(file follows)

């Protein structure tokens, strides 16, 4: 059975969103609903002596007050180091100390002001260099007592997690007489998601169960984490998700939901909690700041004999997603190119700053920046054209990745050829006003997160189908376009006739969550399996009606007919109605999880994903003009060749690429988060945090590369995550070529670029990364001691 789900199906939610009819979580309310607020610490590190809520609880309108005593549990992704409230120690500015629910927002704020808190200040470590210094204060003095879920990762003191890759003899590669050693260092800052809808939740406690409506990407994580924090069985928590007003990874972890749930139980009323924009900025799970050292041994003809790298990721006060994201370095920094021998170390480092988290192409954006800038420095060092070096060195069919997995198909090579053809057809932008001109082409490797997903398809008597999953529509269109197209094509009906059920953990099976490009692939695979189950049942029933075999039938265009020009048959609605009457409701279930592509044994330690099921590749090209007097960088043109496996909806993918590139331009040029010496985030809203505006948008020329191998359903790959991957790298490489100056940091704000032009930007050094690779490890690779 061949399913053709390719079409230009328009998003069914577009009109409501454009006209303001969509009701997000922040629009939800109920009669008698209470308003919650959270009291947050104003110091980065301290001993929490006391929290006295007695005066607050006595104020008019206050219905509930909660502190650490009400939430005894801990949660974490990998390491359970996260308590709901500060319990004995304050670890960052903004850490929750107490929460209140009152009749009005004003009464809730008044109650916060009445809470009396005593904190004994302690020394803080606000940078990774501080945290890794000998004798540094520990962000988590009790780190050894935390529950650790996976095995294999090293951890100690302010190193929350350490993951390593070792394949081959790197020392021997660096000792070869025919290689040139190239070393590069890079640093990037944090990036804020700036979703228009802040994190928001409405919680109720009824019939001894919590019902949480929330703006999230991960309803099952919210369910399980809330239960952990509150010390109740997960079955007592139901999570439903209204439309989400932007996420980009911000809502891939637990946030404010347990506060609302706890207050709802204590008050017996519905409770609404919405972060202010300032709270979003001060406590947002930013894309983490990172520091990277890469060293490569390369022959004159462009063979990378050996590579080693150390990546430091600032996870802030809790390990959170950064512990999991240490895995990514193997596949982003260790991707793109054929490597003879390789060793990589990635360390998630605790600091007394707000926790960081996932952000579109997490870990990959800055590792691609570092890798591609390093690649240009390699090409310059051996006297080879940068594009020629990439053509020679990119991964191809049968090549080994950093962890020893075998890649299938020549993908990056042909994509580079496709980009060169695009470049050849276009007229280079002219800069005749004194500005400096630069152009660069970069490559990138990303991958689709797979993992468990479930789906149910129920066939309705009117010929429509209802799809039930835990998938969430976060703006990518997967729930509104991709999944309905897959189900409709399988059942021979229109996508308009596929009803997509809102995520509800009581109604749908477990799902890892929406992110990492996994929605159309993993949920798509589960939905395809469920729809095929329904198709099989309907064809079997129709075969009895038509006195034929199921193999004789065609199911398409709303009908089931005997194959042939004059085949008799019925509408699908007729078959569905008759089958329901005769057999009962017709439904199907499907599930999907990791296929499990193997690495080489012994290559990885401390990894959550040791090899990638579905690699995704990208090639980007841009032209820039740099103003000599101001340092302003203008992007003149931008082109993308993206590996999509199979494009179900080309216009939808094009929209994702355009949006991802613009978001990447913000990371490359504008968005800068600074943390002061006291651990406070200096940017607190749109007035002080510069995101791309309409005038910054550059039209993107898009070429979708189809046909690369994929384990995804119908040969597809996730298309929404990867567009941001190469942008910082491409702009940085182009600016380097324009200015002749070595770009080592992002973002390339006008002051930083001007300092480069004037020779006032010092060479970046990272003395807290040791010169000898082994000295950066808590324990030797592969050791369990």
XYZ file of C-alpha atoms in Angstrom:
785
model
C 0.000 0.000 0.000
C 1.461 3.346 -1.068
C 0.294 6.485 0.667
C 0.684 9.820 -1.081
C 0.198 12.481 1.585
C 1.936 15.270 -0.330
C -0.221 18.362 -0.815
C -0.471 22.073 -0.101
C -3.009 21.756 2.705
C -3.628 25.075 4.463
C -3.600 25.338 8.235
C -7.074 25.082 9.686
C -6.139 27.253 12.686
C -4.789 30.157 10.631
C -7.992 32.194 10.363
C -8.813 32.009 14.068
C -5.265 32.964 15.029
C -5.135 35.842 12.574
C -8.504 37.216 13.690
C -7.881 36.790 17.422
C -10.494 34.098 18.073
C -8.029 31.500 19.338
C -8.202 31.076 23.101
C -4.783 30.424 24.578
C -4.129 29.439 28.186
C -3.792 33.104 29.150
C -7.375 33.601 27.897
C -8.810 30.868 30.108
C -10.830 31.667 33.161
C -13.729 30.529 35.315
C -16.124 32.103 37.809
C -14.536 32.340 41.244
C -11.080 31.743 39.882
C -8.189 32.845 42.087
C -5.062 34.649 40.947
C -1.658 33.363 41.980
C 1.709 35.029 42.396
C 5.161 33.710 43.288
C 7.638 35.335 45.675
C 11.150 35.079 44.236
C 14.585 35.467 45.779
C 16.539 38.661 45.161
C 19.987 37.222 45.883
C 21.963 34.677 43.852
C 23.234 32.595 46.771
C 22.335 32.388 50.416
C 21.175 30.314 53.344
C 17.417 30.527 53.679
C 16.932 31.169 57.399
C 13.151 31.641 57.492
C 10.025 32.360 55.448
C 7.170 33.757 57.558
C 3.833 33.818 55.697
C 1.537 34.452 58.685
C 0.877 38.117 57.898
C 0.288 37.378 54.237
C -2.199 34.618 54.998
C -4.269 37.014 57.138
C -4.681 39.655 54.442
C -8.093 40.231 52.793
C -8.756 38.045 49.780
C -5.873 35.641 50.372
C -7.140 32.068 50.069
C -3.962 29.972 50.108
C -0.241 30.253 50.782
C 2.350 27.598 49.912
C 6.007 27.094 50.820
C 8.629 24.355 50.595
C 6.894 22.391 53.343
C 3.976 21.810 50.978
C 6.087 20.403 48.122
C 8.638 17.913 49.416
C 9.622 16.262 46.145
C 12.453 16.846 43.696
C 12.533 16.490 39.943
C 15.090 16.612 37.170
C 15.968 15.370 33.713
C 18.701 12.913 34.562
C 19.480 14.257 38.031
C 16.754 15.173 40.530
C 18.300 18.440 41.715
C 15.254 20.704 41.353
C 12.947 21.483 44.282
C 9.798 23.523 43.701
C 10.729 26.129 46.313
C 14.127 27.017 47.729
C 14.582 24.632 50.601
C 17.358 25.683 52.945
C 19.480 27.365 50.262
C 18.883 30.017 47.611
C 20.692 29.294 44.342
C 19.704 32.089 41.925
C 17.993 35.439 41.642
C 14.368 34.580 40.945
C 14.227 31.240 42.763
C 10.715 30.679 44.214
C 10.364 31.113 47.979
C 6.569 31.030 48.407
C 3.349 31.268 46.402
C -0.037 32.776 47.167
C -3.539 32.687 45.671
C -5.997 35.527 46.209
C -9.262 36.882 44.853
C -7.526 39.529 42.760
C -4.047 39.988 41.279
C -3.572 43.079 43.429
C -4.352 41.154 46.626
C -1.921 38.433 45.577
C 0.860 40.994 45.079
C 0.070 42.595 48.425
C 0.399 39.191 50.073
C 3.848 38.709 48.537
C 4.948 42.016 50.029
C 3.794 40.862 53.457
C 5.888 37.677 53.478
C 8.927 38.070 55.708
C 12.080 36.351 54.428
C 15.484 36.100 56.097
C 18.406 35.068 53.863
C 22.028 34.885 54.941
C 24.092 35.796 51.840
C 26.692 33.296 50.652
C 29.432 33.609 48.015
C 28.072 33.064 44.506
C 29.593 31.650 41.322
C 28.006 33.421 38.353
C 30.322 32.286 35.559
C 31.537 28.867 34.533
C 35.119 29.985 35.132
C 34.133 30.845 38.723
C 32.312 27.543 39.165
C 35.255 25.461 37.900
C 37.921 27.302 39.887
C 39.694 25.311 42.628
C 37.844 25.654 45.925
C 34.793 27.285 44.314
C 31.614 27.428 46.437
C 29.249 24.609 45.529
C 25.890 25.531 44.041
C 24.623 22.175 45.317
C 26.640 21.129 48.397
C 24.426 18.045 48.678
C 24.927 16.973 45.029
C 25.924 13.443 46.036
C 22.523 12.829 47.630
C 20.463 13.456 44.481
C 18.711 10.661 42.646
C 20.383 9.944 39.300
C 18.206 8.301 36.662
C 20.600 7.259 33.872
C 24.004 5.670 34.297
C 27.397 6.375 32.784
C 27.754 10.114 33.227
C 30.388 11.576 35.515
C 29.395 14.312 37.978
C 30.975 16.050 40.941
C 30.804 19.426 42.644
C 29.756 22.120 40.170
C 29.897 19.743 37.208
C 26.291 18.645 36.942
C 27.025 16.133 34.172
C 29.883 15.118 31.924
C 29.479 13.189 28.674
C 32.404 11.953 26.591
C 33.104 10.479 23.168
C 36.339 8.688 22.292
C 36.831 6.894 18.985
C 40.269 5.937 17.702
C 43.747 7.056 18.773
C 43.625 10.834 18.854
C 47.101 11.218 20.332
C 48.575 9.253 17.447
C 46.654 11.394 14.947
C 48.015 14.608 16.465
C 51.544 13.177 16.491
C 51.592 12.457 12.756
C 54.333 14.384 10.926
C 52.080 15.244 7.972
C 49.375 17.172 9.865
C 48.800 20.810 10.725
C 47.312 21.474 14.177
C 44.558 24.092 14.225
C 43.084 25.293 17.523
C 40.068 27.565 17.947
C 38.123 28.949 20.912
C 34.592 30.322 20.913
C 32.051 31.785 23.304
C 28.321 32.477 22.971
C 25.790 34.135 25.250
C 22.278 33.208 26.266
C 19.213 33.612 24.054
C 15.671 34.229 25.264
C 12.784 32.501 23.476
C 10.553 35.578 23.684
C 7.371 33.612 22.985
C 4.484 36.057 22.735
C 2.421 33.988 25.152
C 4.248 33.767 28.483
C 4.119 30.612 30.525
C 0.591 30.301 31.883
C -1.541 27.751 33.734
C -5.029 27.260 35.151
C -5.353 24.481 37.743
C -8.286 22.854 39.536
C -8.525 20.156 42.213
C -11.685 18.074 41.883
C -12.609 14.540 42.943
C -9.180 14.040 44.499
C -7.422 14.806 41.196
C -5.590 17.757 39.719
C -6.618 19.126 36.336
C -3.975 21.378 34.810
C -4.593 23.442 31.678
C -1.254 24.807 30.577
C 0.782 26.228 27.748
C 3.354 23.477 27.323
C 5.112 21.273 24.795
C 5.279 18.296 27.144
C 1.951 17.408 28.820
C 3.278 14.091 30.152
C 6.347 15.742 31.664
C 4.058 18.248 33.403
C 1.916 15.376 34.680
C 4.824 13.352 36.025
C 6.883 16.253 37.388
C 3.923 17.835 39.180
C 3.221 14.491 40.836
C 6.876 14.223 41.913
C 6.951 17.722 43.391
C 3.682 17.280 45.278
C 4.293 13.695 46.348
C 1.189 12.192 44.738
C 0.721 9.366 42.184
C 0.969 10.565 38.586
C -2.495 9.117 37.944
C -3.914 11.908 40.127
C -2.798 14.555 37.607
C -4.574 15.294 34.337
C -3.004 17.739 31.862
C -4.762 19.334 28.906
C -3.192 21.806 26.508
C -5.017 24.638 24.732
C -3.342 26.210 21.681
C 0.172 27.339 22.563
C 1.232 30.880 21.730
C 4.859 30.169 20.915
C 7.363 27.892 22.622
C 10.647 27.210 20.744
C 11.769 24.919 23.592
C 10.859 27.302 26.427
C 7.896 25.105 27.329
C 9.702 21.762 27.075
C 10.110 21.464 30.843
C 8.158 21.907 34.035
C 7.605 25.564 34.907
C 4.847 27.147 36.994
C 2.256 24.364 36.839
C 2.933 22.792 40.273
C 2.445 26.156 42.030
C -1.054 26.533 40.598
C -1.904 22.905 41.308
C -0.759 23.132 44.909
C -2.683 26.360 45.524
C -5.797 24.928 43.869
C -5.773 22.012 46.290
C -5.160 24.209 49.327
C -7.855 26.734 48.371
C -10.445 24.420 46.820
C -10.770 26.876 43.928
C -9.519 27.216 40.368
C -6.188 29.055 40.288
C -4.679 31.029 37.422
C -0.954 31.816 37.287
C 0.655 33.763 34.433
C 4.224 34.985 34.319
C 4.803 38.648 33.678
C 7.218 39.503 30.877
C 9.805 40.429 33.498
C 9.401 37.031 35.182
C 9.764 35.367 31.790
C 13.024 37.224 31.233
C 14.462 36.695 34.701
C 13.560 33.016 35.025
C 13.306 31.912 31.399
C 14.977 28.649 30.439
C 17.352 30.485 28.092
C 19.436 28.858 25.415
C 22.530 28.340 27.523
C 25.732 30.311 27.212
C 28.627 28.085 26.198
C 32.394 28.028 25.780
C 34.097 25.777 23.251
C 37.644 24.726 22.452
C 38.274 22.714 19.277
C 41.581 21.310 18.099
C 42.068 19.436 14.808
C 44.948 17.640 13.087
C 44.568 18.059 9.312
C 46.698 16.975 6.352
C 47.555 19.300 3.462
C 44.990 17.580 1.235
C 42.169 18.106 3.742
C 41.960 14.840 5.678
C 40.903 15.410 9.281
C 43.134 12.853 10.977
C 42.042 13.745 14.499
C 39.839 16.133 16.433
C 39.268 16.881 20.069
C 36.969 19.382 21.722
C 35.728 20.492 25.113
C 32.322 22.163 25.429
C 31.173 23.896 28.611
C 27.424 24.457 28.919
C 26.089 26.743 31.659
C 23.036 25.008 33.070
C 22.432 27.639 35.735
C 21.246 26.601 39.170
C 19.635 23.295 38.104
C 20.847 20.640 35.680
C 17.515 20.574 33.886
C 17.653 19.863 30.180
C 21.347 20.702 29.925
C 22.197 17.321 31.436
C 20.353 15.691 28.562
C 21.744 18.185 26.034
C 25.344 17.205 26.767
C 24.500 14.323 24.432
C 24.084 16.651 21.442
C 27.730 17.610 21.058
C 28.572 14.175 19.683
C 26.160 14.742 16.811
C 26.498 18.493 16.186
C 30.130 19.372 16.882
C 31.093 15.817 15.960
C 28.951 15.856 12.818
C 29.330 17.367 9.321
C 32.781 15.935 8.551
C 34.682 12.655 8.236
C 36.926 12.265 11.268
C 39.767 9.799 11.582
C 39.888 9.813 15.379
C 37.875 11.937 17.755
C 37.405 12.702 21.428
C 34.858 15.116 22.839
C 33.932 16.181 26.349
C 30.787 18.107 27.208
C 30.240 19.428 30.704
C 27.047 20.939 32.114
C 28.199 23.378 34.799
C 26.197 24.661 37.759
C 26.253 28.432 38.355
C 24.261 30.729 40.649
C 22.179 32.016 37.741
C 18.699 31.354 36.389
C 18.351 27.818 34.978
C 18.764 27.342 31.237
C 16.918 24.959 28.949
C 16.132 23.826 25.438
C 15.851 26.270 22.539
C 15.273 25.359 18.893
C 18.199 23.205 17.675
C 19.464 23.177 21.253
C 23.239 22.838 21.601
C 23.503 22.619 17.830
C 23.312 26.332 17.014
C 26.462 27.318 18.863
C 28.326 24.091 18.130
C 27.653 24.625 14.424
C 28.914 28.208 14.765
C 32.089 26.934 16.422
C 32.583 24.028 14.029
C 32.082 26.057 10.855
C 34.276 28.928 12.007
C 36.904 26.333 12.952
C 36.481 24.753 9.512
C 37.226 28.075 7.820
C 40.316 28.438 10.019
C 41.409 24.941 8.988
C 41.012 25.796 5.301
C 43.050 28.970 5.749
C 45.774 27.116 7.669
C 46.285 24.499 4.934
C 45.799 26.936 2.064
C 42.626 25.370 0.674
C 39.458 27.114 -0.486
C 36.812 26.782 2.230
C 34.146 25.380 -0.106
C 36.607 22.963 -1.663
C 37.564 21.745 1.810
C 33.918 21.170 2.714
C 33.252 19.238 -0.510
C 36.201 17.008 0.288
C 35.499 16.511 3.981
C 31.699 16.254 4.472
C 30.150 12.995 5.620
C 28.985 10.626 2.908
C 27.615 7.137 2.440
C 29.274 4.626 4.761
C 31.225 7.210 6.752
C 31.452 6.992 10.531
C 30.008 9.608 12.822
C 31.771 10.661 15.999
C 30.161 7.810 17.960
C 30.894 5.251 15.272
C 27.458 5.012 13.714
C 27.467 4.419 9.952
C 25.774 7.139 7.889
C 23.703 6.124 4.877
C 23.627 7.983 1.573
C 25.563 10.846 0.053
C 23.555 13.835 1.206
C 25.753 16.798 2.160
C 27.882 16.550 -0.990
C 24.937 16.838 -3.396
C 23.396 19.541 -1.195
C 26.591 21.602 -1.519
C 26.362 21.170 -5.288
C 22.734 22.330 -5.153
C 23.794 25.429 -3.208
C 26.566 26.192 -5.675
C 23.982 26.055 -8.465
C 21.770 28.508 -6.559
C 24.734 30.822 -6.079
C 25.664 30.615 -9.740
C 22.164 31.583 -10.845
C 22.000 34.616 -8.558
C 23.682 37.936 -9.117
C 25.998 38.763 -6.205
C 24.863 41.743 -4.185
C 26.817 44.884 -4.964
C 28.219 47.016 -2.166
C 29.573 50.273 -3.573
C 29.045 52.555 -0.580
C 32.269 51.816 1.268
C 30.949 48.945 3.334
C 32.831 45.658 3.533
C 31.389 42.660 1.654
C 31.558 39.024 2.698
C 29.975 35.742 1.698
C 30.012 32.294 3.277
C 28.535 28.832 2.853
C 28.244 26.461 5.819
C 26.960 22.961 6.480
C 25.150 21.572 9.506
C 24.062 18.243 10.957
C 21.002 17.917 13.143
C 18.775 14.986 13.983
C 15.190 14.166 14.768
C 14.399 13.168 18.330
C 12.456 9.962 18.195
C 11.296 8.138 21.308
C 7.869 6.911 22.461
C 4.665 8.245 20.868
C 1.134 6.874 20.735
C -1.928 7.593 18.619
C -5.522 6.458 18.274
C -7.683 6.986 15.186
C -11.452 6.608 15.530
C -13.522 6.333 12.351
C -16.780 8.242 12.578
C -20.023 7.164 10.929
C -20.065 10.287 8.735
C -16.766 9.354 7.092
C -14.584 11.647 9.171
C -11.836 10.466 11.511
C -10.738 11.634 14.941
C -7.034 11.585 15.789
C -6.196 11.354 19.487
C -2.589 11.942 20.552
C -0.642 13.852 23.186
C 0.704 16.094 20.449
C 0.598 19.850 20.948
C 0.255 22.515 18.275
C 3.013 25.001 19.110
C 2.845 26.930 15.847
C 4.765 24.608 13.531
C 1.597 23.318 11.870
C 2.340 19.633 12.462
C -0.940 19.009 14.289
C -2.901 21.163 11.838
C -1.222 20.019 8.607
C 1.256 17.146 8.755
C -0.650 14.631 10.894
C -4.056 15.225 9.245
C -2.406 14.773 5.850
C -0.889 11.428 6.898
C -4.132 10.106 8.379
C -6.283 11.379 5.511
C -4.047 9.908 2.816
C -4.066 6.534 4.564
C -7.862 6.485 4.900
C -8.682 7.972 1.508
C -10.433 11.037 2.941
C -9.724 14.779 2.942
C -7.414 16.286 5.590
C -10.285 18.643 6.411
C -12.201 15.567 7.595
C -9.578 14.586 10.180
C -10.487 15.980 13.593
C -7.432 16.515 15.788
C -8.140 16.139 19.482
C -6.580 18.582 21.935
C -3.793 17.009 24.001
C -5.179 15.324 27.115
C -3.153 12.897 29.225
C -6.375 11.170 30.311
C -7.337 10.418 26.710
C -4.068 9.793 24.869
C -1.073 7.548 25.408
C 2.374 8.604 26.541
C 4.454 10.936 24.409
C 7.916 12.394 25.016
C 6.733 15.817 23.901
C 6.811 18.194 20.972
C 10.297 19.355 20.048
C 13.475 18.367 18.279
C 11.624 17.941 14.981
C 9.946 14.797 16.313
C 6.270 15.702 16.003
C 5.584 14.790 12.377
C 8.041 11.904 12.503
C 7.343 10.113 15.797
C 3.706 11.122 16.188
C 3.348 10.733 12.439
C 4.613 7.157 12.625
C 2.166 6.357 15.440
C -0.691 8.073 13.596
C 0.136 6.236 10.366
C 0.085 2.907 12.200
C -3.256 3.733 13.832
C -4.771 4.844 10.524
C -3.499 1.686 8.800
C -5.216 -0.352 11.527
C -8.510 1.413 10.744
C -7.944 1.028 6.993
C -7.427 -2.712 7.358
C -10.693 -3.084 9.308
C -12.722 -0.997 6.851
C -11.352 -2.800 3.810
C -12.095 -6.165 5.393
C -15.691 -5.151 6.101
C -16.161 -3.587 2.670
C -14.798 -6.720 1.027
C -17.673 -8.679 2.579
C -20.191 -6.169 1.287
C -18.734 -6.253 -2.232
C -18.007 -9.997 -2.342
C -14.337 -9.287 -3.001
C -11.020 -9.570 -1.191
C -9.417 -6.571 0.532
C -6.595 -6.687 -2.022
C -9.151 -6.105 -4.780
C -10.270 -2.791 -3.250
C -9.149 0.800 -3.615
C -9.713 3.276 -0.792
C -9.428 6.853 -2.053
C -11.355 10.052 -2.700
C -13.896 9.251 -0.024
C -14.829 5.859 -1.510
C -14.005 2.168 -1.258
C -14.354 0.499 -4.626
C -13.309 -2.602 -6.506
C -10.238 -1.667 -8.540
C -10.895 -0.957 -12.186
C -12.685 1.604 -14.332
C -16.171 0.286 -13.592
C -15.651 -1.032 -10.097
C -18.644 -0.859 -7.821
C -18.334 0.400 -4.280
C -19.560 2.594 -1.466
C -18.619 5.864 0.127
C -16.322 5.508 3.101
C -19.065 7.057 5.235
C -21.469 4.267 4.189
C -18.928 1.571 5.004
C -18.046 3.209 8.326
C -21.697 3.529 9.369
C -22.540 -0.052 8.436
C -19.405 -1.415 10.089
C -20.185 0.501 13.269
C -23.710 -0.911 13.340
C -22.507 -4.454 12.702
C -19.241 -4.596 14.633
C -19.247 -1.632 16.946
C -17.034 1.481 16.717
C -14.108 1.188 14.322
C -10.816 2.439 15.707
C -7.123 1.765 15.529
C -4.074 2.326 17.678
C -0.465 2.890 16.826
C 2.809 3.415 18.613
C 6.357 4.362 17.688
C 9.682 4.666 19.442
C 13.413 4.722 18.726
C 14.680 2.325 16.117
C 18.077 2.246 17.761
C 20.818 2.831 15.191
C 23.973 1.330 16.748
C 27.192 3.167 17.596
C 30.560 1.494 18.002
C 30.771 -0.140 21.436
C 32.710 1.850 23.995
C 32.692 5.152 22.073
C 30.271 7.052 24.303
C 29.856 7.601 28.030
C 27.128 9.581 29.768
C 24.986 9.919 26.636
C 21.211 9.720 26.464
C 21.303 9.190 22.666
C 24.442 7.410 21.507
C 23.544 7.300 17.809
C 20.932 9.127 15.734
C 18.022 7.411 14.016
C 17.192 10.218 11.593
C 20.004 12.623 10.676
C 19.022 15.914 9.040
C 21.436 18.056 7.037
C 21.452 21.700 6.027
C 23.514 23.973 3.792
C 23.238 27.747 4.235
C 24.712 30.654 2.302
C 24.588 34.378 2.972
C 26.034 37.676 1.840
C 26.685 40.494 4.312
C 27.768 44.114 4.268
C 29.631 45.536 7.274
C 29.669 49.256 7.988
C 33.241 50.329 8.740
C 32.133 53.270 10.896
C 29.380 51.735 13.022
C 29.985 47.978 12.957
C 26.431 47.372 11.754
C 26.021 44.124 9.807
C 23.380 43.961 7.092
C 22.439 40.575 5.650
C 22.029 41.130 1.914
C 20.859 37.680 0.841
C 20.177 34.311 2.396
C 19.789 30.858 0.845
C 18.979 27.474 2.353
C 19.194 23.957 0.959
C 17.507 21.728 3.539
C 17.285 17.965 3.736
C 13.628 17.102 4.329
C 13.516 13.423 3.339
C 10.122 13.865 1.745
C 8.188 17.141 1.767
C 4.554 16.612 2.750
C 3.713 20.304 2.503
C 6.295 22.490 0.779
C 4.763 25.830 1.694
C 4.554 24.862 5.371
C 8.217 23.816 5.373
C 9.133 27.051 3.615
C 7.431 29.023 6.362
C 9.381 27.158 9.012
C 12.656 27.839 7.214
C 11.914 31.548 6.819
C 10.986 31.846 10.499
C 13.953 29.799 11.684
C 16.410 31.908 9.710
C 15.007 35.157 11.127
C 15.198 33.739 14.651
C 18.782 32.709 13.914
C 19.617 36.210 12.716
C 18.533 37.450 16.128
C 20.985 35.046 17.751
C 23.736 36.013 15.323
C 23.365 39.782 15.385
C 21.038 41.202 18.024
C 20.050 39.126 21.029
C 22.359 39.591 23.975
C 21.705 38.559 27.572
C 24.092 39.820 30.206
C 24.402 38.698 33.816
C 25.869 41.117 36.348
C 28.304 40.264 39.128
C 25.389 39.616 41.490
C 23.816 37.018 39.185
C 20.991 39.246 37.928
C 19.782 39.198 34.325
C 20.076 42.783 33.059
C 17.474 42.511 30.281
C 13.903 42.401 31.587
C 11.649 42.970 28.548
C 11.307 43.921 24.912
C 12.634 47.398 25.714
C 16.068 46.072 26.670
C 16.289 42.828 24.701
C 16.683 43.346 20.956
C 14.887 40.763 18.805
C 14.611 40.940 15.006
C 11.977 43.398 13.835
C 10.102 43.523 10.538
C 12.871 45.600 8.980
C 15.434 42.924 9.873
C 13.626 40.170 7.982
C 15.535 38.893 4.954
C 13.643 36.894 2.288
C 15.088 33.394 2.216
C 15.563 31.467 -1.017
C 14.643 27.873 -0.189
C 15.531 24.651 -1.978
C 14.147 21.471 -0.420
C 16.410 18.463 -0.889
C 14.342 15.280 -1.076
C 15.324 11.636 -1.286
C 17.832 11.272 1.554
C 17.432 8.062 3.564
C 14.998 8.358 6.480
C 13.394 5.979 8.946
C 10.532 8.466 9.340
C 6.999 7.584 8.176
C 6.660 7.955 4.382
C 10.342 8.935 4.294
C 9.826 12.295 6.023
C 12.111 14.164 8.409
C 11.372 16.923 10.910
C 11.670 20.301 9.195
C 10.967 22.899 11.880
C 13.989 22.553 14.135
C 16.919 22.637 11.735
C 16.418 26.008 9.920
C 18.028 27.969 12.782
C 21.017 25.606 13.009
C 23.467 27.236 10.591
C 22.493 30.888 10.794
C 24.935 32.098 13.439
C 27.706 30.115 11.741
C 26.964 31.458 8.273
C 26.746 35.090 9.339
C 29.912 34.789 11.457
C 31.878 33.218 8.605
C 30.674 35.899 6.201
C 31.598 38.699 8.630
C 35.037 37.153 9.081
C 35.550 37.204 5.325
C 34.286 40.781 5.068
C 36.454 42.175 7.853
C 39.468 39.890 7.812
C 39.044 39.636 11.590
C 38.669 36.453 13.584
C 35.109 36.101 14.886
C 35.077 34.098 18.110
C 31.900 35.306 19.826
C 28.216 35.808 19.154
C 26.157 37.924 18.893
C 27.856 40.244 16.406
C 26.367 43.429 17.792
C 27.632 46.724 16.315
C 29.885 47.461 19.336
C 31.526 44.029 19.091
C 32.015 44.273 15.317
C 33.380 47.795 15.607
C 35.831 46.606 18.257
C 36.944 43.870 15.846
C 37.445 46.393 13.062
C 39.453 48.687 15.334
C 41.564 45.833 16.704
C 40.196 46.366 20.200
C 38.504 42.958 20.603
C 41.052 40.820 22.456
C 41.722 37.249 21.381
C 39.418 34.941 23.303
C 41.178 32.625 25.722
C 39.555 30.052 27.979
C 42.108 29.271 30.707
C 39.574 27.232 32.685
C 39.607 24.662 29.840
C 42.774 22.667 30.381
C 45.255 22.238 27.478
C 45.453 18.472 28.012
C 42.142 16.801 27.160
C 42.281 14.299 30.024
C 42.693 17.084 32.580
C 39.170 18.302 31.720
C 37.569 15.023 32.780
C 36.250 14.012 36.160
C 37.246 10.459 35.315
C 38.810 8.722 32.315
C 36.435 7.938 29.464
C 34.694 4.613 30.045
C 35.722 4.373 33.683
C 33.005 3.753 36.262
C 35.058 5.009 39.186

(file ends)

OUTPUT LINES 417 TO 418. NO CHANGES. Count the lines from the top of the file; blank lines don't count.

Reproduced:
C 27.882 16.550 -0.990
C 24.937 16.838 -3.396